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UK Insights

Have we reached ‘peak smartphone’?

Kirsty Cooke

UK Editor

Mobile 20.11.2017 / 16:00

young-people-peak-smartphone

Young people are finally using their phones less, according to Kantar research. What’s happened?

It’s the first thing we look at in the morning and it’s often with us in bed at night. Indeed, we may even play with it on the toilet. But for the first time, 16-24-year-olds in the UK are actually using their smartphones LESS than they were a year ago.

The Connected Life study from Kantar TNS found that young people spend an average of 3.8 hours on their phones each day – down from 3.9 last year. Furthermore, a third of respondents in this age category said they spent too long on their phones.

Phones

Key Numbers

  • 52% of 16-24-year-olds don't think they could live without social media

‘This year’s findings showed that while advances in technology aim to make consumers’ lives simpler and easier, people feel increasingly distracted and harassed by it,’ said Michael Nicholas, Global Lead: Connected Solutions at Kantar TNS. ‘Brands must understand the tensions their customers are facing, and treat their time as valuable. Our research shows that, for brands and products in many categories, 20% of touchpoints can deliver up to 80% of impact. Brands who identify their 20% avoid bombarding and frustrating their customers, while ensuring their investment is focused effectively.’

Meanwhile, a growth in smartphone usage has been noted amongst those aged 55-65, globally, who clock up 54 minutes each day (up from 36 last year).

The average use across all generations is 2.4 hours a day… so it seems young people, 94% of whom have a smartphone, aren’t exactly neglecting their digital existence. In fact, 40% of those in the 16-24 age bracket use multiple devices at the same time when they're online.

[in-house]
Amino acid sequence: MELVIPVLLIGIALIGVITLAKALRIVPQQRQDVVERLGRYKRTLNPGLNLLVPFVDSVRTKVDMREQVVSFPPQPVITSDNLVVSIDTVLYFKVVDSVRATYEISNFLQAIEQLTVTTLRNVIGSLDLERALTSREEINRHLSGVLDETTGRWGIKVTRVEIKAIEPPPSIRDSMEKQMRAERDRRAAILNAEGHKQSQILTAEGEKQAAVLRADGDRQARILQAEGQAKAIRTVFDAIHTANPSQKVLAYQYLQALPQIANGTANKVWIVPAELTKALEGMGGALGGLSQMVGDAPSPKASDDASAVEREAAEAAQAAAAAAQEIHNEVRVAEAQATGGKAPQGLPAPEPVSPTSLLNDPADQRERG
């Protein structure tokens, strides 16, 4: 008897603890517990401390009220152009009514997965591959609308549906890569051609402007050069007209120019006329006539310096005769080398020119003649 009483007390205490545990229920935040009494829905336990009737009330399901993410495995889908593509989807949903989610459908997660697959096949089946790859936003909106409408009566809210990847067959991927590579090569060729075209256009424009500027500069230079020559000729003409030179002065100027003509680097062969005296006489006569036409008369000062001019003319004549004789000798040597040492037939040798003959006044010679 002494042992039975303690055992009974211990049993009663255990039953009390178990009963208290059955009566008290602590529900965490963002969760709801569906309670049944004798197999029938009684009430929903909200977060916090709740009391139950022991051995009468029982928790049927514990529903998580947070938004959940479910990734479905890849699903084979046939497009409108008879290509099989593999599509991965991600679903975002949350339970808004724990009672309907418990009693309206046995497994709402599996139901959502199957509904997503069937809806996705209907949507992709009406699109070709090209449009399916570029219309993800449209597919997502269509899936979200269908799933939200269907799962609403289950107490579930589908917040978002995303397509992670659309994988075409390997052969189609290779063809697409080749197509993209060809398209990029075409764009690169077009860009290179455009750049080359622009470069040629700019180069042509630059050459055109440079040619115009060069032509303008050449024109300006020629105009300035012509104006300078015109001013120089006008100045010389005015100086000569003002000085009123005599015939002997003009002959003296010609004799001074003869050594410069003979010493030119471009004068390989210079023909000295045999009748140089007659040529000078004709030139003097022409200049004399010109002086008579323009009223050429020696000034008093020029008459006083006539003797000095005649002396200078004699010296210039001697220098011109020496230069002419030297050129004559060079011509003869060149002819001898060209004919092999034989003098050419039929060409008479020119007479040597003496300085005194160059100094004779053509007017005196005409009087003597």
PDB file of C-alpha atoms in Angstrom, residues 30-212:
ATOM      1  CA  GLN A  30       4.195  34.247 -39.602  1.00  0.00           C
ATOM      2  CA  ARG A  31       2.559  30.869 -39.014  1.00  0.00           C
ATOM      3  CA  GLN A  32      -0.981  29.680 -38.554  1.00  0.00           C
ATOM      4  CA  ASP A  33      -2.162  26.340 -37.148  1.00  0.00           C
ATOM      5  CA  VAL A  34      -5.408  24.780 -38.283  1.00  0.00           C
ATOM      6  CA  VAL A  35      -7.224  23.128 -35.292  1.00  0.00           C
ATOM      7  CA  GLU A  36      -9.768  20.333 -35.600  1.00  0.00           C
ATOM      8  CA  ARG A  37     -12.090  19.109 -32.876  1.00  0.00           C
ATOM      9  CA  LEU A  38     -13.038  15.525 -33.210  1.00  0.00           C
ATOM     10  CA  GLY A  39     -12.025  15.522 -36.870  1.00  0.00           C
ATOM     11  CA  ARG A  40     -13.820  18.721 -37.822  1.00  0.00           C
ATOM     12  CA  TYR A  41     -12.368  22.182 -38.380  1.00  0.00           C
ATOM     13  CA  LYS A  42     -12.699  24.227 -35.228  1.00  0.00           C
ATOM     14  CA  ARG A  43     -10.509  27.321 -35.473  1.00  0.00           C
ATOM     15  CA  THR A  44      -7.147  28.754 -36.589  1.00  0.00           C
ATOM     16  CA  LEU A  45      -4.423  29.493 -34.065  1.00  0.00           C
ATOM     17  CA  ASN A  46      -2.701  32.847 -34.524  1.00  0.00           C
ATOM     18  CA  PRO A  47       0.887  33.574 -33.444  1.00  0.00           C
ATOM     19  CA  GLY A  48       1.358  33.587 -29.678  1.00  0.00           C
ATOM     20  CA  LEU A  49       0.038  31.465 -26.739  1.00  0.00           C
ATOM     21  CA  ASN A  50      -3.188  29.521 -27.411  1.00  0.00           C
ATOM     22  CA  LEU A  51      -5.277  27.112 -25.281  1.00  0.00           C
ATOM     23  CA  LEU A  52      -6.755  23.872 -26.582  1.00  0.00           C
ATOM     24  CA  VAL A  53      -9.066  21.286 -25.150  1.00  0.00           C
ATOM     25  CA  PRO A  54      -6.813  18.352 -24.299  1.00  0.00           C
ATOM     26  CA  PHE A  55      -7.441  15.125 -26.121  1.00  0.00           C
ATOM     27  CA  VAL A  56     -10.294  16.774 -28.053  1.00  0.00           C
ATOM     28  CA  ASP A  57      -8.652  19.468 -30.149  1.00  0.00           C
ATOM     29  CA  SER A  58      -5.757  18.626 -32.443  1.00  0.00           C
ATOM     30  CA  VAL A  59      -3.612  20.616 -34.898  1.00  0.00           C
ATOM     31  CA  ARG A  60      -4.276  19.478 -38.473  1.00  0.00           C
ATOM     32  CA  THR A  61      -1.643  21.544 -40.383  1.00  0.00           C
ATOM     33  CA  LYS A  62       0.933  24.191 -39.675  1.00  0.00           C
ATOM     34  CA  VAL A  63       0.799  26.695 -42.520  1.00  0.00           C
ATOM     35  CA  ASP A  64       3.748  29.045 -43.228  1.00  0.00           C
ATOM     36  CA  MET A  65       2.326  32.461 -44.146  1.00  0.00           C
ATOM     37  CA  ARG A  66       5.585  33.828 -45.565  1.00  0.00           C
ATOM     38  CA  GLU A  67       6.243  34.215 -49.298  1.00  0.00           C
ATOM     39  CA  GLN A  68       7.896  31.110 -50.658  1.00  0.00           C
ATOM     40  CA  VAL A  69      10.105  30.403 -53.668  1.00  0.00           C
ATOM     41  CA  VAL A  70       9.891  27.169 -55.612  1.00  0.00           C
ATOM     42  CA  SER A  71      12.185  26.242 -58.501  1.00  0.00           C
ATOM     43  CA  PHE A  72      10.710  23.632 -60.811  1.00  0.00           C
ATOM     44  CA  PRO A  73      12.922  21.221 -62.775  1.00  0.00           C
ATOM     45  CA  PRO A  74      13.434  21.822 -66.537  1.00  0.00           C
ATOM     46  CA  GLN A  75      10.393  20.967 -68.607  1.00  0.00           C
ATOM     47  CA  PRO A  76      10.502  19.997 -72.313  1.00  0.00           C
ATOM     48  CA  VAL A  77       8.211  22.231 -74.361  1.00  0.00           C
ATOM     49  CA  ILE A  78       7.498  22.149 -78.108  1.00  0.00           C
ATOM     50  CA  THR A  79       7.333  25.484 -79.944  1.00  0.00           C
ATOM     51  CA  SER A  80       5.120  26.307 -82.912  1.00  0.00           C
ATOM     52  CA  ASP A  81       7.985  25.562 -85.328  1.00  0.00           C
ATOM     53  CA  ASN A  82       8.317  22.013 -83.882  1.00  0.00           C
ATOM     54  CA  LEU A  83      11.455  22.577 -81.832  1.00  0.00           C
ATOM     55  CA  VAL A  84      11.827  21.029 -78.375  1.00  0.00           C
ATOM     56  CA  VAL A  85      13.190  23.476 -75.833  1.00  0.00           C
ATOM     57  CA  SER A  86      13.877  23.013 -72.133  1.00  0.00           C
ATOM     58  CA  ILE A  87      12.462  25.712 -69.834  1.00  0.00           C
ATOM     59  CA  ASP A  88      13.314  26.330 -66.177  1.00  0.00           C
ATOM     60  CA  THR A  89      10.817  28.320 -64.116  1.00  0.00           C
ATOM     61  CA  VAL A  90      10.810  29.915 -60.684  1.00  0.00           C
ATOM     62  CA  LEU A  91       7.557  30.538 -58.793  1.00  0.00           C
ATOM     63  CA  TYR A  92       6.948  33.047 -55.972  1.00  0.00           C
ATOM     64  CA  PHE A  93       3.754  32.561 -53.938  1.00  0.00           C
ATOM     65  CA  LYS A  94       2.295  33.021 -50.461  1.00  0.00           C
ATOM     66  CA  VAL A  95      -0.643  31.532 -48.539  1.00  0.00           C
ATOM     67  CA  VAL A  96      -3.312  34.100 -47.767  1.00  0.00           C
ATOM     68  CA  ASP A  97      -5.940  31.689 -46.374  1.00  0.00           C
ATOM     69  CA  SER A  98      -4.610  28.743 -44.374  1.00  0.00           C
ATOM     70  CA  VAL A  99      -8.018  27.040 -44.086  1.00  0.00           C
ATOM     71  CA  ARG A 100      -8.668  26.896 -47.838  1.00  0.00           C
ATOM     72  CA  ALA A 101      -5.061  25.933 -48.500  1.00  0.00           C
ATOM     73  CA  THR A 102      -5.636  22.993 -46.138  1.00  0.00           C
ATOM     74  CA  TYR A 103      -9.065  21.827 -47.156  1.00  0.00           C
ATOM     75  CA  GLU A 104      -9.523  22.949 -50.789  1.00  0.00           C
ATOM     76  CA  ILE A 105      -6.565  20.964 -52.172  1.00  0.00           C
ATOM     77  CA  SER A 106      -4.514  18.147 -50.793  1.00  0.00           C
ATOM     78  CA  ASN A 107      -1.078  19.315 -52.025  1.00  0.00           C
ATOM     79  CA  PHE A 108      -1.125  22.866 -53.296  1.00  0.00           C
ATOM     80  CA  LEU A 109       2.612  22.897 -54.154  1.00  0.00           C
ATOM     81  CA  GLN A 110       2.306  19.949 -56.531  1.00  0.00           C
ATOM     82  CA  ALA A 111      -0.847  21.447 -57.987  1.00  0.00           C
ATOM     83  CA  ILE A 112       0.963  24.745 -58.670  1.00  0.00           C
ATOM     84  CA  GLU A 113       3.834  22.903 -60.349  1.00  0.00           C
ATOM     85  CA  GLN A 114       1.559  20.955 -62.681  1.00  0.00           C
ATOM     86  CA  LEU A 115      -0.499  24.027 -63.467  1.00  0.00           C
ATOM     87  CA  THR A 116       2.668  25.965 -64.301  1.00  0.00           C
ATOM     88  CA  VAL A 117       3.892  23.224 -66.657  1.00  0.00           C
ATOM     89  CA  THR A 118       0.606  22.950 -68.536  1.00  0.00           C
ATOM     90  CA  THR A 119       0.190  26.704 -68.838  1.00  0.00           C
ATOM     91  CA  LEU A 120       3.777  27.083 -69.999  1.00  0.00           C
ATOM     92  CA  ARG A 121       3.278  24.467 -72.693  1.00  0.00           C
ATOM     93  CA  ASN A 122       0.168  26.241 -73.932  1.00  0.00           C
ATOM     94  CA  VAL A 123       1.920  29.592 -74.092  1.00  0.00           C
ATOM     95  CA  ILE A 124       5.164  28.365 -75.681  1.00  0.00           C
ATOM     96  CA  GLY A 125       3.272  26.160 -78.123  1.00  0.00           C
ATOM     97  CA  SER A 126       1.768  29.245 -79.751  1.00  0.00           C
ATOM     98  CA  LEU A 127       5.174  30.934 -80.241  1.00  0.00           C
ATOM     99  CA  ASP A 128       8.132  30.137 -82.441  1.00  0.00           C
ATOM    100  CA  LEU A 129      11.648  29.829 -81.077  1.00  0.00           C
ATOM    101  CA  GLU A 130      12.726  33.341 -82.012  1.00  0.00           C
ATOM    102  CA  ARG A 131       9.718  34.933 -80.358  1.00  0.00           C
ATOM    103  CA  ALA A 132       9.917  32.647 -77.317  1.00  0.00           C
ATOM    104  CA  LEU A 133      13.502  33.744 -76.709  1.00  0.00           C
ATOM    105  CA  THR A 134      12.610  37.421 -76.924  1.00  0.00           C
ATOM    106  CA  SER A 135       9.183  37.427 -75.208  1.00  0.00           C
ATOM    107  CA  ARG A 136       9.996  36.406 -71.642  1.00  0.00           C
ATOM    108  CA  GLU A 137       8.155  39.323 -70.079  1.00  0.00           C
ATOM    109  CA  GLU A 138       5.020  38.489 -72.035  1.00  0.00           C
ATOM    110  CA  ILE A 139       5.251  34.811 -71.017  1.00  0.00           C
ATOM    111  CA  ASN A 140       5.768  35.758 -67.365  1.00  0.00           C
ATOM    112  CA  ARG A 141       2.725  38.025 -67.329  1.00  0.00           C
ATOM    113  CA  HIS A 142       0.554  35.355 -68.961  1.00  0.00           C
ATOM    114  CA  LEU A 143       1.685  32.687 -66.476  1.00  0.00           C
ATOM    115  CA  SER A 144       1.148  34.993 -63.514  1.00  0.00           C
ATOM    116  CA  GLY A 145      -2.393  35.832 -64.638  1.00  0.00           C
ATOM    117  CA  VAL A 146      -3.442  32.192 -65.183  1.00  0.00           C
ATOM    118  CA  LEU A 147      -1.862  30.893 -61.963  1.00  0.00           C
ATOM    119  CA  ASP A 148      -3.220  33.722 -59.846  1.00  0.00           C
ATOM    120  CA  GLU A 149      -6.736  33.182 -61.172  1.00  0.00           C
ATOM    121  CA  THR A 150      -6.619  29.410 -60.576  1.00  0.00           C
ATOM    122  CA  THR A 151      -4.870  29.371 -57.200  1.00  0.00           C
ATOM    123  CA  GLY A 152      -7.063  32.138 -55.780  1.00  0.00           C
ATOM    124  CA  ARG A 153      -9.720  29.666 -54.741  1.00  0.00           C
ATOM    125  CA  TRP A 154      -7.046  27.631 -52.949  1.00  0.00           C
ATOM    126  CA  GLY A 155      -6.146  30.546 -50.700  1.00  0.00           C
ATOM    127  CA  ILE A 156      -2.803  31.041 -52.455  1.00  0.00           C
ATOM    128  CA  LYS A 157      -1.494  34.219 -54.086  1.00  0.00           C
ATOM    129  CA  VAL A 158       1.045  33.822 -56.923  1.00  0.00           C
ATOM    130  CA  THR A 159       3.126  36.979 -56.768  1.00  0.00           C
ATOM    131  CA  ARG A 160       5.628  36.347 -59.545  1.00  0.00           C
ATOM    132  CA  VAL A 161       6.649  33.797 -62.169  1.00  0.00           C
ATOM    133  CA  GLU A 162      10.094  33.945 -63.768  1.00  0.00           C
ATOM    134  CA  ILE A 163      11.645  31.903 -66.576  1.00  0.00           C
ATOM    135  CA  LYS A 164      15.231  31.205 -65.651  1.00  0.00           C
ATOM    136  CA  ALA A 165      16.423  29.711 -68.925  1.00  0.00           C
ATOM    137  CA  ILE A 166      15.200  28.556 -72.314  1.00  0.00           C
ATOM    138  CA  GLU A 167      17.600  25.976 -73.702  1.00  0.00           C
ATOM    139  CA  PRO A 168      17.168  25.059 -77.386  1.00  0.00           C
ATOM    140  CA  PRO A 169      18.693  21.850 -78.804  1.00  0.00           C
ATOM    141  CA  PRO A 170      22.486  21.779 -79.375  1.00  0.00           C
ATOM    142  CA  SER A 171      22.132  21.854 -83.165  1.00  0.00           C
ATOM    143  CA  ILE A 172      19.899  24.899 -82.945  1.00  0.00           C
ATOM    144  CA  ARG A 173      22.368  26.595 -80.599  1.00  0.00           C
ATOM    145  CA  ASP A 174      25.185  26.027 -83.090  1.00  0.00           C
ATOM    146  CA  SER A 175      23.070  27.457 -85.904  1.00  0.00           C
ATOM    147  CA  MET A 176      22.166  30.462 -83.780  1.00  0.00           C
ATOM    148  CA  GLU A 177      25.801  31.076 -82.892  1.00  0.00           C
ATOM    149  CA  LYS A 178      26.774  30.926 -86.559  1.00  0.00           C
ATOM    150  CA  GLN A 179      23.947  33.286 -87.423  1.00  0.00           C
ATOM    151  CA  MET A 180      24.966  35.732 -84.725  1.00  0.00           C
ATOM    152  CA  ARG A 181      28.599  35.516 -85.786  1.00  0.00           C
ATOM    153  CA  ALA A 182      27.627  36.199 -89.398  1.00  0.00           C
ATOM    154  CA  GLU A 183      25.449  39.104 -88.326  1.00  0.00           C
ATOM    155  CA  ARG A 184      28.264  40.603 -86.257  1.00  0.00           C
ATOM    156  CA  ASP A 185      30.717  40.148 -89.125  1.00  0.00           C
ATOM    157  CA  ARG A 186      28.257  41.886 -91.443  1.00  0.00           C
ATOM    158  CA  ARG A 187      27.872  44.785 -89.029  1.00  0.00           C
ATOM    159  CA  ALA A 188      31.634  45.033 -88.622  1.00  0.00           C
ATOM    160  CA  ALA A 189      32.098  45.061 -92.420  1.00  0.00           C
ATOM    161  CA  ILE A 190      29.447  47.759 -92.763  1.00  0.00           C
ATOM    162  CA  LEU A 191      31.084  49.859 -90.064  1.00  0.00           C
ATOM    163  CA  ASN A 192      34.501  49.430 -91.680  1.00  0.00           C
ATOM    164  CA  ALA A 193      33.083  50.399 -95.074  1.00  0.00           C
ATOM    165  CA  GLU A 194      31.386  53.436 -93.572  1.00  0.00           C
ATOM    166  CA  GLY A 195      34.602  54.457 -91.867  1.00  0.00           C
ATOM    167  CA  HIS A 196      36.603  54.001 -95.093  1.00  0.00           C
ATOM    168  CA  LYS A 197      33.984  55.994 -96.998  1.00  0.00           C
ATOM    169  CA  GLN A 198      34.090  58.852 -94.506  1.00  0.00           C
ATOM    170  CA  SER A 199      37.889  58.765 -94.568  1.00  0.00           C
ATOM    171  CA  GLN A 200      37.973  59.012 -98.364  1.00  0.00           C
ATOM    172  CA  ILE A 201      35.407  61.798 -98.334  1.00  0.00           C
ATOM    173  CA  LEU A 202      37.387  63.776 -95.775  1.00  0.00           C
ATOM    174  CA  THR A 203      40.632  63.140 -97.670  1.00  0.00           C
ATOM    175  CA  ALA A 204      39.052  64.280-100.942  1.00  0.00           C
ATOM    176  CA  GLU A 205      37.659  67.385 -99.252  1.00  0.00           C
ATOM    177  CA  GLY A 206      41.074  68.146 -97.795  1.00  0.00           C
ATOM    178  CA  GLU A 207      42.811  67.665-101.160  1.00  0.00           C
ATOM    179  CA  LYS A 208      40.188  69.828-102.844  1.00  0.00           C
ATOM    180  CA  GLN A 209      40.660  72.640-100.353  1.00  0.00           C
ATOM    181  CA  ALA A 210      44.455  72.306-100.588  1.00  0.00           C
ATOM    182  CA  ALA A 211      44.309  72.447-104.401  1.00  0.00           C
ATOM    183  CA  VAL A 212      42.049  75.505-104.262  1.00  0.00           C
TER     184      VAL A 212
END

Goodbye games?

According to Kantar Worldpanel’s mobile usage survey, there is a shift in the way younger mobile phone users are utilising their mobile phone. Use of devices for reading, music and games has reduced in exchange for mobile wallets, fitness tracking and roaming. 5.9% fewer 16-24-year-olds are playing games on their mobiles (September 2017 compared to September 2016) while 7.1% MORE people in this age bracket recorded using their phones for NFC purchases and mobile wallets.

James Brown, Consumer Insight Director at Kantar Worldpanel, notes: ‘Younger mobile users aren’t simply listening to less music or reading fewer books; instead, the way in which they are engaging with entertainment and the devices they are choosing is evolving. For example, we have seen a decline in younger mobile users listening to music on their mobiles, but the purchasing of vinyl and streaming music through home virtual assistants is on the rise. Social networking has held steady, with 87.8% of 16-24-year-olds using their phones for this purpose (87% in 2016), so as new (or retro) technologies come onto the market the role of the mobile device for younger users will continue to change.’

The Kantar TNS research found that over half of 16-to-24 year-olds (52%) don't think they could live without social media and 84% use social media on a daily basis – up from 75% in 2015.

Source : Kantar TNS, Kantar Worldpanel

Editor's Notes

Kantar TNS is one of the world’s largest research agencies with experts in over 90 countries. With expertise in innovation, brand and communication, shopper activation and customer relationships they help clients identify, optimise and activate the moments that matter to drive growth for their business.

Connected Life is Kantar TNS’s annual study of digital behaviour, conducting quantitative interviews with 70,000 consumers across 56 countries and over 100 qualitative interviews across 12 countries. Fieldwork was conducted from May – August 2017. Study content includes: media consumption, device infrastructure, digital activities, purchase (online and offline), respondent profiles, brand engagement touchpoints, drivers of eCommerce, deep dive into social networks, and attitudes to brands and technology. 

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